Friday, June 03, 2005

What is Syria Doing? Baath, US, and More

The Syrian regime is trying to show its strength in the only way it knows how: by firing off scud missiles, strategic arrests among the Kurdish, human rights, and opposition communities, by refusing to give America what it wants on the Iraq border, by playing host (May 22) to Farouk Kaddoumi (PLO leader) and the leaders of the militant Palestinian factions in order to derail Abu Mazen and get the Palestinians to keep shooting.

Syrian leaders are angry. For four months the government has cowered under the raised stick of UN resolution 1559. It let the opposition in Syria speak freely and criticize with abandon. It promised the country reforms at the Baath Party Congress, it withdrew its military from Lebanon. All of this to please America - at least that is how many government officials see it.

What happened? What did the government get for playing the game? Nothing. Zero. Not one word of thanks. Not one gesture of gratitude. Secretary Rice stated Syria had not withdrawn from Lebanon even as the UN gave the country a clean bill of health.

Of course, Washington's view is that Syria is bad and deserves thanks for nothing it does. How can one thank evil for being less evil? Washington big wheels have stated that they believe President Asad is weak and not in control of his country and that the regime will collapse within the year. President Chirac has repeated the same analysis. They have him on the run, they believe, and must press the offense. "Pressure works" is their mantra - so let's lay it on and squeeze until Syria is dry or pops.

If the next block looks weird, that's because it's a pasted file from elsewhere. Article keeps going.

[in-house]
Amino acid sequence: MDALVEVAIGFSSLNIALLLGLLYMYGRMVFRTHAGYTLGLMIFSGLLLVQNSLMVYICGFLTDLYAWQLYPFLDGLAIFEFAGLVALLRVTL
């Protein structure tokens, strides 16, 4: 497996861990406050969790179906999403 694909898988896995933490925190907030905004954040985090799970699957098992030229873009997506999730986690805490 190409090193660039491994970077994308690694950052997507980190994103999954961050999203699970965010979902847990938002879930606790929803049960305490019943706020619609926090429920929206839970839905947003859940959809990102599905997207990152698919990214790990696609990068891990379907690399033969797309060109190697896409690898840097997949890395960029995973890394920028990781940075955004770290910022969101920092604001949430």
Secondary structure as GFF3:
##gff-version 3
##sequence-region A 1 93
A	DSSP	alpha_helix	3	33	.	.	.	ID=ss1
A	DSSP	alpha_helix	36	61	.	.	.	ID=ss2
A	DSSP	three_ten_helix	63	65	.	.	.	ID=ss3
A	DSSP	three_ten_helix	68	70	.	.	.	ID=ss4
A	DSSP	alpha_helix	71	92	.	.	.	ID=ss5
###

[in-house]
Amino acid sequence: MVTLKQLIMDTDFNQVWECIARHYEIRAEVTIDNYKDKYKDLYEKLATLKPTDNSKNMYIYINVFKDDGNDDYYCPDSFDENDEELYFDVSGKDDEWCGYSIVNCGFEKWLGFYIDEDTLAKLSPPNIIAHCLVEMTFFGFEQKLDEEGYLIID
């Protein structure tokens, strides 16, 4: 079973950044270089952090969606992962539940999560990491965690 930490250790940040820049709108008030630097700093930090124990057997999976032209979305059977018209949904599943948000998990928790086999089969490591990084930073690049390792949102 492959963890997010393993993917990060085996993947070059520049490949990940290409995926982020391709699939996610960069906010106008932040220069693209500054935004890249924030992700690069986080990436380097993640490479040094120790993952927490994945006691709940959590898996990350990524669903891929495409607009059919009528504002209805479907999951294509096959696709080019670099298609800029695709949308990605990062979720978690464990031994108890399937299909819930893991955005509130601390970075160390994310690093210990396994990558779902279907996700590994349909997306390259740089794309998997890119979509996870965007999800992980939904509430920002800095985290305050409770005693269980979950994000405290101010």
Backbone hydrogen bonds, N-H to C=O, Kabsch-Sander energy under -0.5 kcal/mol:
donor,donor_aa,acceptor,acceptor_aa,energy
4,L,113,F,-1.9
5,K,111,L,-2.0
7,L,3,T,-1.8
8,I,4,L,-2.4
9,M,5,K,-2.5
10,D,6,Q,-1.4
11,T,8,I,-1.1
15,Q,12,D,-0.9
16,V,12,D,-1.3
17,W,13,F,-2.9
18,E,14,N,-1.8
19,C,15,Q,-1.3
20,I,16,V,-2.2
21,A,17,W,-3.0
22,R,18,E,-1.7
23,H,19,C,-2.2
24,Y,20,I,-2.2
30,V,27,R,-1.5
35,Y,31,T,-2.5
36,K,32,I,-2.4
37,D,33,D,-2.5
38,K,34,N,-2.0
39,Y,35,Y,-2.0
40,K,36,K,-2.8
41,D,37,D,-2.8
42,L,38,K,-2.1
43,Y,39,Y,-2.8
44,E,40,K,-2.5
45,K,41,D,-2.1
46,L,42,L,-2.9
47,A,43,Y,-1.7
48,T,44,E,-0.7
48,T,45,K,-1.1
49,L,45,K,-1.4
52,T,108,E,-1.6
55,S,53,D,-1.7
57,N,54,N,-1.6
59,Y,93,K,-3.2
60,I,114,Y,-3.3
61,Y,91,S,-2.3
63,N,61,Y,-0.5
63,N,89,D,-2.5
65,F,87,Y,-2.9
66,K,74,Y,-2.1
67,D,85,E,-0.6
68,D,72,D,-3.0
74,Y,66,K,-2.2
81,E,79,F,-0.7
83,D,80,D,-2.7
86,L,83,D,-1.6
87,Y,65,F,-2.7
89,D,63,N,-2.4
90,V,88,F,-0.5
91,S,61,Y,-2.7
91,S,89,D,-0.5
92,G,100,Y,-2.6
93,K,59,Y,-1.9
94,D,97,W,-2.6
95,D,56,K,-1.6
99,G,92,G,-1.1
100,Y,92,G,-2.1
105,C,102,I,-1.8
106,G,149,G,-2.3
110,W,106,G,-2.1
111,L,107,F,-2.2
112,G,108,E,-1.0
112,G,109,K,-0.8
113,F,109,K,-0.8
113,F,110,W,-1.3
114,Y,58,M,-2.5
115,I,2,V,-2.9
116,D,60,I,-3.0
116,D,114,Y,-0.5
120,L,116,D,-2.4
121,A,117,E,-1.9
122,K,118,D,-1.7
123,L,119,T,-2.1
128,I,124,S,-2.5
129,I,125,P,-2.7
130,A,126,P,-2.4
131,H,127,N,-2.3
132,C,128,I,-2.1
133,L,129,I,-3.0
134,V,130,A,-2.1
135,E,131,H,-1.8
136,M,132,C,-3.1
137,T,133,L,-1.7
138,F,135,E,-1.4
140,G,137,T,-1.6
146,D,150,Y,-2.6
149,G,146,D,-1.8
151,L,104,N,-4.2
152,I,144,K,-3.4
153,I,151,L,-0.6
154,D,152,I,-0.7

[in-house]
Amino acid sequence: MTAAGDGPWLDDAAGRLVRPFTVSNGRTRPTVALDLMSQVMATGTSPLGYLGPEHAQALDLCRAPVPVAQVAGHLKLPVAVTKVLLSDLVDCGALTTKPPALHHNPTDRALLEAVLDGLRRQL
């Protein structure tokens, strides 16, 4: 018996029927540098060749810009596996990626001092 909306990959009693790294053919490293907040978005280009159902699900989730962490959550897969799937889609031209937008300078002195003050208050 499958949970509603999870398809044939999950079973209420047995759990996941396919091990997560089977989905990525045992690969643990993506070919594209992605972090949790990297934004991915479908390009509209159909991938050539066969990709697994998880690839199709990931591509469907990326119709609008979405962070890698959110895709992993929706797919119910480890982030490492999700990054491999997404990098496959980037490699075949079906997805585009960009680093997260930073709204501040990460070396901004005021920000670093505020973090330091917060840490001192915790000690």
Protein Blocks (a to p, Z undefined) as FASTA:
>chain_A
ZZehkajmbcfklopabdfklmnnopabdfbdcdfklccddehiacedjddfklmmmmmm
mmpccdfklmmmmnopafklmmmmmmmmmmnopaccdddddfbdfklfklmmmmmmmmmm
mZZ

This is just the kind of logic President Bashar and his men are determined to stop. They believe they must turn it around and show that "pressure doesn't work", that Syria is not a "charitable institution" that gives and will keep on giving, but rather that Syria is a "normal country" that must be dealt with like any other - through engagement and give and take - in short, by deal making. Hence Sharaa has renewed calls this past week for Israel to open peace negotiations on the Golan, for the EU to jump start the Madrid process, and for the US to deal over the Iraq border, for discussions about lifting US economic sanctions and the return of Syria's ambassador. This is what Syria is asking of the West in return for having withdrawn from Lebanon and for future cooperation on Iraq - all to no avail.

As many Syrians point out, however, "how can Syria expect to be treated as a 'normal country' if it acts like a thug." What is this "strong man" posturing? Washington is counting Syrian mistakes. Scud missiles test-fired, Khasnawi dead, Kassir dead, the Attasi 8 harassed, and the border with Iraq a sieve. "This is the old Syria, not the new Syria that Bashar promised us," they complain. People are pulling their hair out with frustration. They feel trapped between a bad government and a Washington they don't trust.